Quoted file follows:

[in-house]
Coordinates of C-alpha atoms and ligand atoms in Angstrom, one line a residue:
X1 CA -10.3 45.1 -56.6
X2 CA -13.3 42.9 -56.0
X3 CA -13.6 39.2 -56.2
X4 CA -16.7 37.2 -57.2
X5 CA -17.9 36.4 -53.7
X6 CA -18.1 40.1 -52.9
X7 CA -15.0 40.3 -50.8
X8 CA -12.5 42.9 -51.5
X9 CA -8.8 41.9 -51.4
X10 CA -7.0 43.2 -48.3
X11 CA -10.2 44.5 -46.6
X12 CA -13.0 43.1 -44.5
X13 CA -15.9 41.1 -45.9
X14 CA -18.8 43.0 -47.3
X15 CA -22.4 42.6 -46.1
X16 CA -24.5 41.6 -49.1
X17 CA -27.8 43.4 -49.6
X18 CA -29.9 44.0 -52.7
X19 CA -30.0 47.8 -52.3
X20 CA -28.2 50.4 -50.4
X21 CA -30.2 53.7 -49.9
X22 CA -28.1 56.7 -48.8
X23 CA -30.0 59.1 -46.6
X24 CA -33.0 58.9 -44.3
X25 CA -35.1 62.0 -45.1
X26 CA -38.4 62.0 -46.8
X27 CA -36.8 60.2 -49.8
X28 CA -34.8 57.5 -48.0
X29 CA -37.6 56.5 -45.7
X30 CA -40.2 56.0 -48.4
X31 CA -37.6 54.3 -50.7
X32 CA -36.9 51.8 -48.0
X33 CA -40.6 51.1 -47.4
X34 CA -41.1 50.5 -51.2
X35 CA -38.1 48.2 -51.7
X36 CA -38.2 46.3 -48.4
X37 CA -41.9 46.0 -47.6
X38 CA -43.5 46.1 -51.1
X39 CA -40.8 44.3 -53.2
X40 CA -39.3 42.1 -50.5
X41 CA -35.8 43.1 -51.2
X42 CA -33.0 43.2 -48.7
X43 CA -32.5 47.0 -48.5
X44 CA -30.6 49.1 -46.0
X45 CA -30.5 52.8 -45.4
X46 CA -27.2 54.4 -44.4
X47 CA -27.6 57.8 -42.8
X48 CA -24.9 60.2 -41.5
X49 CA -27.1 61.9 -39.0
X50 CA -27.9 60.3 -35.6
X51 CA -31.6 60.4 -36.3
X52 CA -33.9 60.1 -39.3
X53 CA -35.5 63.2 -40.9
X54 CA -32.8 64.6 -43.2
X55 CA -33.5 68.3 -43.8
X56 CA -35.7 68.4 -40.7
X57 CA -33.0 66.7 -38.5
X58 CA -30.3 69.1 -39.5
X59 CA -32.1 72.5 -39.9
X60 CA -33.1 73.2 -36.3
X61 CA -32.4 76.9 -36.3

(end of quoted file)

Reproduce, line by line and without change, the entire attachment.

[in-house]
Coordinates of C-alpha atoms and ligand atoms in Angstrom, one line a residue:
X1 CA -10.3 45.1 -56.6
X2 CA -13.3 42.9 -56.0
X3 CA -13.6 39.2 -56.2
X4 CA -16.7 37.2 -57.2
X5 CA -17.9 36.4 -53.7
X6 CA -18.1 40.1 -52.9
X7 CA -15.0 40.3 -50.8
X8 CA -12.5 42.9 -51.5
X9 CA -8.8 41.9 -51.4
X10 CA -7.0 43.2 -48.3
X11 CA -10.2 44.5 -46.6
X12 CA -13.0 43.1 -44.5
X13 CA -15.9 41.1 -45.9
X14 CA -18.8 43.0 -47.3
X15 CA -22.4 42.6 -46.1
X16 CA -24.5 41.6 -49.1
X17 CA -27.8 43.4 -49.6
X18 CA -29.9 44.0 -52.7
X19 CA -30.0 47.8 -52.3
X20 CA -28.2 50.4 -50.4
X21 CA -30.2 53.7 -49.9
X22 CA -28.1 56.7 -48.8
X23 CA -30.0 59.1 -46.6
X24 CA -33.0 58.9 -44.3
X25 CA -35.1 62.0 -45.1
X26 CA -38.4 62.0 -46.8
X27 CA -36.8 60.2 -49.8
X28 CA -34.8 57.5 -48.0
X29 CA -37.6 56.5 -45.7
X30 CA -40.2 56.0 -48.4
X31 CA -37.6 54.3 -50.7
X32 CA -36.9 51.8 -48.0
X33 CA -40.6 51.1 -47.4
X34 CA -41.1 50.5 -51.2
X35 CA -38.1 48.2 -51.7
X36 CA -38.2 46.3 -48.4
X37 CA -41.9 46.0 -47.6
X38 CA -43.5 46.1 -51.1
X39 CA -40.8 44.3 -53.2
X40 CA -39.3 42.1 -50.5
X41 CA -35.8 43.1 -51.2
X42 CA -33.0 43.2 -48.7
X43 CA -32.5 47.0 -48.5
X44 CA -30.6 49.1 -46.0
X45 CA -30.5 52.8 -45.4
X46 CA -27.2 54.4 -44.4
X47 CA -27.6 57.8 -42.8
X48 CA -24.9 60.2 -41.5
X49 CA -27.1 61.9 -39.0
X50 CA -27.9 60.3 -35.6
X51 CA -31.6 60.4 -36.3
X52 CA -33.9 60.1 -39.3
X53 CA -35.5 63.2 -40.9
X54 CA -32.8 64.6 -43.2
X55 CA -33.5 68.3 -43.8
X56 CA -35.7 68.4 -40.7
X57 CA -33.0 66.7 -38.5
X58 CA -30.3 69.1 -39.5
X59 CA -32.1 72.5 -39.9
X60 CA -33.1 73.2 -36.3
X61 CA -32.4 76.9 -36.3